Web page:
Diabetes (E10–E14) 12 0.93 (0.48–1.63) 7 1.32 (0.53–2.71)
All circulatory diseases (I00–I99) 188 1.13 (0.97–1.30) 48 0.73 (0.54–0.97)
Ischaemic heart diseases (I20–I25) 71 1.01 (0.79–1.27) 12 0.71 (0.36–1.23)
Cerebrovascular diseases (I60–I69) 36 1.43 (1.00–1.98) 17 0.93 (0.54–1.50)
All external causes (V01–Y89) 275 0.91 (0.80–1.02) 77 0.95 (0.75–1.19)
Transport accidents (V01–V99) 133 1.00 (0.83–1.18) 40 1.41 (1.01–1.92)
Suicide (X60–X84) 55 0.50 (0.38–0.66) 19 0.53 (0.32–0.83)
DOI: 10.7717/peerj.975/table-2

The mortality advantage observed among immigrants with respect to Italian citizens greatly varied by area of provenience (Fig. 3); in both genders, rates were significantly decreased among subjects from North Africa and Eastern Europe, while they were raised among Sub-Saharan Africans (males SMR 1.20, CI [1.01–1.41]; females SMR 1.73, CI [1.30–2.26]).

Overall mortality by area of provenience.

Figure 3: Overall mortality by area of provenience.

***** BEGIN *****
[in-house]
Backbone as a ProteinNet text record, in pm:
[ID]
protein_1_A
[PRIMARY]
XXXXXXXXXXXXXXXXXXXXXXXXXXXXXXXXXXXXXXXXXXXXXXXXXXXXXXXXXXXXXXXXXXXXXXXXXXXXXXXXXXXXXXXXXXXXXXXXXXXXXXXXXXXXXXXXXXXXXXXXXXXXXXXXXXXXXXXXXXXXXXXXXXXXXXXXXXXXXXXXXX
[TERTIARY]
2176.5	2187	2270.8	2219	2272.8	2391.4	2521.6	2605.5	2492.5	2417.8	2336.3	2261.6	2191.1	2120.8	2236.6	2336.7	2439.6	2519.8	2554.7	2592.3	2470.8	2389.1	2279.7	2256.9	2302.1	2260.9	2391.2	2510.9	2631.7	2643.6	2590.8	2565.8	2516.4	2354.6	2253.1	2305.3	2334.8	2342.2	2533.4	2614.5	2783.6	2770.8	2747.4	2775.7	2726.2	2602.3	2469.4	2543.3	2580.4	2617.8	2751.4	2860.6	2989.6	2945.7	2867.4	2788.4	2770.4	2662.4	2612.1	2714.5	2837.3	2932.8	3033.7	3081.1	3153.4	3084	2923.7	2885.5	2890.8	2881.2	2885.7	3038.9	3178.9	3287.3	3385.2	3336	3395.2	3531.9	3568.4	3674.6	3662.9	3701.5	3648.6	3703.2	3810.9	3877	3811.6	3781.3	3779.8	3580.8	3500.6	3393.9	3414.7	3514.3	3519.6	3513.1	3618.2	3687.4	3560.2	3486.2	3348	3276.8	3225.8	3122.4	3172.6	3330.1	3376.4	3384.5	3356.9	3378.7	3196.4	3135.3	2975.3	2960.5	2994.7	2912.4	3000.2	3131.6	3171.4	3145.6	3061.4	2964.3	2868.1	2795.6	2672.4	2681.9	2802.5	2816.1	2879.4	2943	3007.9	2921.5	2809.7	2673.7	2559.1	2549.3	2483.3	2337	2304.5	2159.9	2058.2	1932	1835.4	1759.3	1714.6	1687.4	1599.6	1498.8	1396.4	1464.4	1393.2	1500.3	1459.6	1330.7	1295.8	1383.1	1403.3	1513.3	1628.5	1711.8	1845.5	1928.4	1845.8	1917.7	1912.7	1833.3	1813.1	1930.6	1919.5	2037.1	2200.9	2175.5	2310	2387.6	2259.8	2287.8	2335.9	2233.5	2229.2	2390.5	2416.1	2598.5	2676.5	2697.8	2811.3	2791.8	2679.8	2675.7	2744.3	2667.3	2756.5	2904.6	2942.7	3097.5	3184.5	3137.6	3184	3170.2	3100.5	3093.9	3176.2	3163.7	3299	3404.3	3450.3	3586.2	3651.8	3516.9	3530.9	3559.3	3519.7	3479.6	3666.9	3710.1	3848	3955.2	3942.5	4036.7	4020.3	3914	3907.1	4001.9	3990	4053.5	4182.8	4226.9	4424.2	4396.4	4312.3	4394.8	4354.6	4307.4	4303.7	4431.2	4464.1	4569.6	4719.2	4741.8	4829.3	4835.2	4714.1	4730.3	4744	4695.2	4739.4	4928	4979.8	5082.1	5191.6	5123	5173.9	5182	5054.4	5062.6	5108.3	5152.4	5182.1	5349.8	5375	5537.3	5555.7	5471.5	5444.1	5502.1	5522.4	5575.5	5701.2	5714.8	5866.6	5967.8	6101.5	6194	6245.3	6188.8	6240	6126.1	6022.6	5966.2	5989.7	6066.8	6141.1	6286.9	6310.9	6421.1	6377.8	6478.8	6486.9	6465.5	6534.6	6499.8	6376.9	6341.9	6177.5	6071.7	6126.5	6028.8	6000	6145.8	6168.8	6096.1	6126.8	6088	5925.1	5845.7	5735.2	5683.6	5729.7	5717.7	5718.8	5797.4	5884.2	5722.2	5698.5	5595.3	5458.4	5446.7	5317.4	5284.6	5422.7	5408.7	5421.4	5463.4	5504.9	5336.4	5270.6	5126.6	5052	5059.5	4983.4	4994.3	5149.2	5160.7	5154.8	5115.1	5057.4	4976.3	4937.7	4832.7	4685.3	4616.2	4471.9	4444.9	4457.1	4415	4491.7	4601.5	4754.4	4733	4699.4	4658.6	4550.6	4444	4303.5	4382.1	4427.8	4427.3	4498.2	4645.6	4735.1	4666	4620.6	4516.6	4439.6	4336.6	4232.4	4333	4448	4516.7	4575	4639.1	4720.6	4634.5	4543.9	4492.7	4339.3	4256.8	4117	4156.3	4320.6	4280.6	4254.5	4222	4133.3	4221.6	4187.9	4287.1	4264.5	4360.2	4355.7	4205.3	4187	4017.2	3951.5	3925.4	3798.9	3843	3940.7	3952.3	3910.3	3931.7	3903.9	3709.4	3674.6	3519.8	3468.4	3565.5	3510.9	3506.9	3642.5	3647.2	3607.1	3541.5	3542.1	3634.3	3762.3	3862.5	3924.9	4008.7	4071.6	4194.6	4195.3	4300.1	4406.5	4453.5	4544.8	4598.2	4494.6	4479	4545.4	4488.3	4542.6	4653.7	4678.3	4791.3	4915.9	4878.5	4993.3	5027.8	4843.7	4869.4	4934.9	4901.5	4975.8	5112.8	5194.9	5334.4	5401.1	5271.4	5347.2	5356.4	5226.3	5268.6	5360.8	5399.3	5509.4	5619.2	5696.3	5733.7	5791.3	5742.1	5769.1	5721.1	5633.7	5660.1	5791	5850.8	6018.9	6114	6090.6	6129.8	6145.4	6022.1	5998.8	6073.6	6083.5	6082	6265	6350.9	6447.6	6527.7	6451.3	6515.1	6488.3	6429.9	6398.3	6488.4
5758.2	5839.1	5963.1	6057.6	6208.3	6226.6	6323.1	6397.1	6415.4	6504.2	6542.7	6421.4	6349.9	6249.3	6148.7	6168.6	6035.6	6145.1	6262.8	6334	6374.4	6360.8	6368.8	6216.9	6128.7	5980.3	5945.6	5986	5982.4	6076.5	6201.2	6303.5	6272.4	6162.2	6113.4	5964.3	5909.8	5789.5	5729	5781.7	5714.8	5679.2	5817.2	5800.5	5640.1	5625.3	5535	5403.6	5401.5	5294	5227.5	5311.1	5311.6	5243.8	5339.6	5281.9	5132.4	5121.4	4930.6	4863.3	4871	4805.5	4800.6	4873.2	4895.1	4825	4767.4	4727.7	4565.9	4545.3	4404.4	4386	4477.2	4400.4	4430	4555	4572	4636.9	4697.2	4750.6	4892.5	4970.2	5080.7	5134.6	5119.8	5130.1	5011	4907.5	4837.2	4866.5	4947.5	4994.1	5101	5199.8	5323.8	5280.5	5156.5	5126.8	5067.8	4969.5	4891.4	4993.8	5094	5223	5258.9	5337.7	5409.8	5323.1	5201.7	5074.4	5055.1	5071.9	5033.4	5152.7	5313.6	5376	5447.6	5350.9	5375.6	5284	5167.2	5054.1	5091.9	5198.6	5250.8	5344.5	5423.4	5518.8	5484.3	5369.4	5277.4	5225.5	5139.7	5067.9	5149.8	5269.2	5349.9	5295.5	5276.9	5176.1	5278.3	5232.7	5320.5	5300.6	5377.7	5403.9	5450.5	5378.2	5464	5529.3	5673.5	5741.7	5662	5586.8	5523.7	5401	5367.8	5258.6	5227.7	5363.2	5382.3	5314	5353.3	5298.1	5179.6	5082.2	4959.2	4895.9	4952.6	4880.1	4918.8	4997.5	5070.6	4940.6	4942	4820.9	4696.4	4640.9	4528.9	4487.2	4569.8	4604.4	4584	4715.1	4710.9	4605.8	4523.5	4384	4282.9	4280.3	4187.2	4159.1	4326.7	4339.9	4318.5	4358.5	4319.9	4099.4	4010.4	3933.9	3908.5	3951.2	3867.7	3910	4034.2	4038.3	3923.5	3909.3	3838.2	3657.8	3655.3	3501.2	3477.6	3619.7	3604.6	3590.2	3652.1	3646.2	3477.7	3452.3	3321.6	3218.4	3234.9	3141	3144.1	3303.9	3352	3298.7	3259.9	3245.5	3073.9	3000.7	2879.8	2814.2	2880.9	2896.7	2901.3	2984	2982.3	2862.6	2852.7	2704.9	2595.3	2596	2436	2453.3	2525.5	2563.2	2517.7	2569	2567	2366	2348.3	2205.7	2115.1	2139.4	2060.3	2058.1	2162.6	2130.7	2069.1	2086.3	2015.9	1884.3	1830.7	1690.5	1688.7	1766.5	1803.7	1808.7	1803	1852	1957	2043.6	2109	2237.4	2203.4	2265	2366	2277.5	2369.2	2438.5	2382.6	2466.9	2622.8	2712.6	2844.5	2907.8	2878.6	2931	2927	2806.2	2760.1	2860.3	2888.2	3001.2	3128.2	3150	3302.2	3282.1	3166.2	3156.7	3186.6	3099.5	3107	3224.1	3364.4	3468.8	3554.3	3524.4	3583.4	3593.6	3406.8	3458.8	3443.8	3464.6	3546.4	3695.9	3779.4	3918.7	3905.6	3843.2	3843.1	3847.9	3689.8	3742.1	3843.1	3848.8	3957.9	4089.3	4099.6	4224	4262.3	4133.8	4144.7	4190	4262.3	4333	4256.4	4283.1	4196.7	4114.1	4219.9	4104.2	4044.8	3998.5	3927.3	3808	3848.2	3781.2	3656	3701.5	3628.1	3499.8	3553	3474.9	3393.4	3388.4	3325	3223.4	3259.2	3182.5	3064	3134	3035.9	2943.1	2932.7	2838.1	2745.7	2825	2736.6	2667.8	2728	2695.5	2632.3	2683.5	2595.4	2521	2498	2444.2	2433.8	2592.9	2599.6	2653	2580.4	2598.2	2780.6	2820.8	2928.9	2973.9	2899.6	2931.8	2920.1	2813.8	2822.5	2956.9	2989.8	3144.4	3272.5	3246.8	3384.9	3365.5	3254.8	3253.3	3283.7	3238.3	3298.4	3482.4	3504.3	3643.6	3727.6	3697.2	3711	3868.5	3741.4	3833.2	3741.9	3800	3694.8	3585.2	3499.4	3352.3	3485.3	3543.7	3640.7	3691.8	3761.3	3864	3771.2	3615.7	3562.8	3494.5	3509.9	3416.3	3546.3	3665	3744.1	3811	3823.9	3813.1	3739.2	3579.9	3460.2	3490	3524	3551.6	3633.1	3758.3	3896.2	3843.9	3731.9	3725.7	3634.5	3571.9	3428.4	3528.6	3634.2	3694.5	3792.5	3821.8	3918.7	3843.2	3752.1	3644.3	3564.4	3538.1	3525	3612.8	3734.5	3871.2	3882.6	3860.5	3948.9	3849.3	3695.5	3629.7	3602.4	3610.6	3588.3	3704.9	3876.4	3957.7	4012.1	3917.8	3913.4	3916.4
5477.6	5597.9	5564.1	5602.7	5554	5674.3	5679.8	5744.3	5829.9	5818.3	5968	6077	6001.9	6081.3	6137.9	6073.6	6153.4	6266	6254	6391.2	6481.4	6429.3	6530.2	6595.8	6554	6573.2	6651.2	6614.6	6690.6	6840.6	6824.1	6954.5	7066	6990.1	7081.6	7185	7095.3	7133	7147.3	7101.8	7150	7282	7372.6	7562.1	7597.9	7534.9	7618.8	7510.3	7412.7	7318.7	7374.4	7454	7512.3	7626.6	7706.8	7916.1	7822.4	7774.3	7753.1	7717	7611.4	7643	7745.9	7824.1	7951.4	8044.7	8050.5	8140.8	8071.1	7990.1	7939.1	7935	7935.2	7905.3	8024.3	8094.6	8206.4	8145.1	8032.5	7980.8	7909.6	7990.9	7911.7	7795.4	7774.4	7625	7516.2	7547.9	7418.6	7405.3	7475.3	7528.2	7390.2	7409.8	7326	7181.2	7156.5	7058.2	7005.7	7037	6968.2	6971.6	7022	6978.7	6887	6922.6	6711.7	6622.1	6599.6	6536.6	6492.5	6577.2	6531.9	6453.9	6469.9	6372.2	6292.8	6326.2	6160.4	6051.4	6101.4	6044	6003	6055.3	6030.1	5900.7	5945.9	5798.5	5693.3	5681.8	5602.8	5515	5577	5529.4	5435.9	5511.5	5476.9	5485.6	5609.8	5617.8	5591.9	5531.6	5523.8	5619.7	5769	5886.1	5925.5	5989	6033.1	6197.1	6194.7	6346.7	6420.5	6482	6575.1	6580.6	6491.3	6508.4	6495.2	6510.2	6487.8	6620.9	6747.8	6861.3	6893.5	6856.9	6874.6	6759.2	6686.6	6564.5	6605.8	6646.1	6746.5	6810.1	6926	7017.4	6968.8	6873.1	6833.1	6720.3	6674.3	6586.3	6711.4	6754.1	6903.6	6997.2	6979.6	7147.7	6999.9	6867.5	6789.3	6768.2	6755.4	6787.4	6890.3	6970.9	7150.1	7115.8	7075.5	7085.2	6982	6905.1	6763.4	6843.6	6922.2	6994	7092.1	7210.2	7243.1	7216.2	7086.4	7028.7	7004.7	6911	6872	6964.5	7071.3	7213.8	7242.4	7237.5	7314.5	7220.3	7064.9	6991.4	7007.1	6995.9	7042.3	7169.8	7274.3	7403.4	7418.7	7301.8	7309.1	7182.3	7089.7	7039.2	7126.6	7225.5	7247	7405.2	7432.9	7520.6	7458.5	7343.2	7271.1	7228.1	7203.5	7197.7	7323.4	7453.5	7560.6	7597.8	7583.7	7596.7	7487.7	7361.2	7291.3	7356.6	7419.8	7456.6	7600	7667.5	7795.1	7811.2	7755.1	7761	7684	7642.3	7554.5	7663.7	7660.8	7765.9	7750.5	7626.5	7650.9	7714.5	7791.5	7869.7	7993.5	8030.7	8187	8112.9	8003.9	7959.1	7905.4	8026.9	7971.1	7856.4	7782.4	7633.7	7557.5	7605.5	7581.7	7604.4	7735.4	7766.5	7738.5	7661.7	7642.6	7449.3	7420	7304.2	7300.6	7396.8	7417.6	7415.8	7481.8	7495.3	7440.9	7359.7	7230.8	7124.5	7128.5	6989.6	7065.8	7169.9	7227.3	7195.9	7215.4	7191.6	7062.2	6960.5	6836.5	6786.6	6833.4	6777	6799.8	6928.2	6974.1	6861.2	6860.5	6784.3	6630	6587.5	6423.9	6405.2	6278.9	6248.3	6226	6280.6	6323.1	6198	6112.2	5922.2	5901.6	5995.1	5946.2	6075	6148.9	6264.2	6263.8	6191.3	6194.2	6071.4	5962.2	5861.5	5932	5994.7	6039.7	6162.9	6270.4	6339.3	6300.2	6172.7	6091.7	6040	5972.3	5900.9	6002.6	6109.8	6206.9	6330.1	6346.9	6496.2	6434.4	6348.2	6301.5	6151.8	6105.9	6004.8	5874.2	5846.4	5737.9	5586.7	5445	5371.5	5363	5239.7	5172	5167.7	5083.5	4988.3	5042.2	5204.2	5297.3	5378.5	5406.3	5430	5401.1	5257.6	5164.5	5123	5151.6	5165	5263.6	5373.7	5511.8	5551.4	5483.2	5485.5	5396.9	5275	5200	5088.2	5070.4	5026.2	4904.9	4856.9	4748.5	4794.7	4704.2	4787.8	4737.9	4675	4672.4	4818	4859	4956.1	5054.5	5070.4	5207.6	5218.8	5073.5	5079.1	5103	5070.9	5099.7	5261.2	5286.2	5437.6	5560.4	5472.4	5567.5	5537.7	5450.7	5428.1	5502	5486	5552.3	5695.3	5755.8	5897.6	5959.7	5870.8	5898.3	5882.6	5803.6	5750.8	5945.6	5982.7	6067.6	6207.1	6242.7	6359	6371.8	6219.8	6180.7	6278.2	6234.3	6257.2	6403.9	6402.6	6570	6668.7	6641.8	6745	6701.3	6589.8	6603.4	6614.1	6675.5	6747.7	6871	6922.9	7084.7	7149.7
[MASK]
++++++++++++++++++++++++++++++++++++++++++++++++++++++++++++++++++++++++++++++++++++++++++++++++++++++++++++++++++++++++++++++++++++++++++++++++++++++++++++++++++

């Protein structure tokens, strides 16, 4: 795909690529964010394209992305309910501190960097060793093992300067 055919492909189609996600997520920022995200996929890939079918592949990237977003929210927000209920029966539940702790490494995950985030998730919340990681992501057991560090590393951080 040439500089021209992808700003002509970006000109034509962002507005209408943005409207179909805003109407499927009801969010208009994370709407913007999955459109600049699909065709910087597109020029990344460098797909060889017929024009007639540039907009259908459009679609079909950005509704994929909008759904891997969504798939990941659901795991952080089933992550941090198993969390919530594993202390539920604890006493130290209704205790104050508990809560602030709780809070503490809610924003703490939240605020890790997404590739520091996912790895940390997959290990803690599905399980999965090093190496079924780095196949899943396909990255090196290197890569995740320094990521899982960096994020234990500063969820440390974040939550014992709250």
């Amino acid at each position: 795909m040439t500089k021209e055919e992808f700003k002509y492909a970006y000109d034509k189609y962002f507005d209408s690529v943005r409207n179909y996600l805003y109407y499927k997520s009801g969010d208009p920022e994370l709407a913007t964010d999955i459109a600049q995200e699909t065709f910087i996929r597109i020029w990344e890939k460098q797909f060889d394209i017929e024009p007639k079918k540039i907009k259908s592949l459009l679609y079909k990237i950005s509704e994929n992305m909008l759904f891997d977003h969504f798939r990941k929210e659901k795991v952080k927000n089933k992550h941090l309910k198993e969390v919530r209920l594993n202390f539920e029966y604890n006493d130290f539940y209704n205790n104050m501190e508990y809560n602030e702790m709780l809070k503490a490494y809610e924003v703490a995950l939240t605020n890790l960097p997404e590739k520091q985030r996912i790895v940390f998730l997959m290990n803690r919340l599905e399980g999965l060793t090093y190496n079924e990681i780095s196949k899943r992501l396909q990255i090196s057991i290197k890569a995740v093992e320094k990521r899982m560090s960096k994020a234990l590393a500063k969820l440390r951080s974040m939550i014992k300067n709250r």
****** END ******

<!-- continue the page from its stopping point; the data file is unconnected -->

Standardized mortality ratios (SMR) with 95% Confidence Intervals (CI) for all causes of death in immigrants aged 20–59 years with respect to Italian citizens (SMR = 1.00), by area of provenience and gender. Veneto Region, 2008–2013.

Table 3 shows variations in SMR for the leading causes of death by area of provenience (citizens from South America and from other countries are not shown due to small numbers). High risks could be recognized for circulatory diseases among immigrants from Sub-Saharan Africa (especially cerebrovascular diseases), and from South Asia (especially ischemic heart diseases), with an excess mortality observed in both genders. Notably in the largest group (Eastern Europe), mortality from circulatory diseases was decreased in females but not in males, which contributes to the gender gap in SMR estimates for circulatory disorders computed for the whole immigrant population. Overall cancer mortality was decreased among almost all immigrant groups, but specific excess risks could be detected for liver cancer (Asian countries, Sub-Saharan Africa), lung cancer (Asian countries, Eastern Europe with borderline significance), and cancer of the cervix uteri (Eastern Europe). Lastly, the increase in mortality from infectious diseases was limited to subjects from Sub-Saharan Africa, and the increase in fatal transport accidents in females was confirmed in the largest immigrant group (Eastern Europe).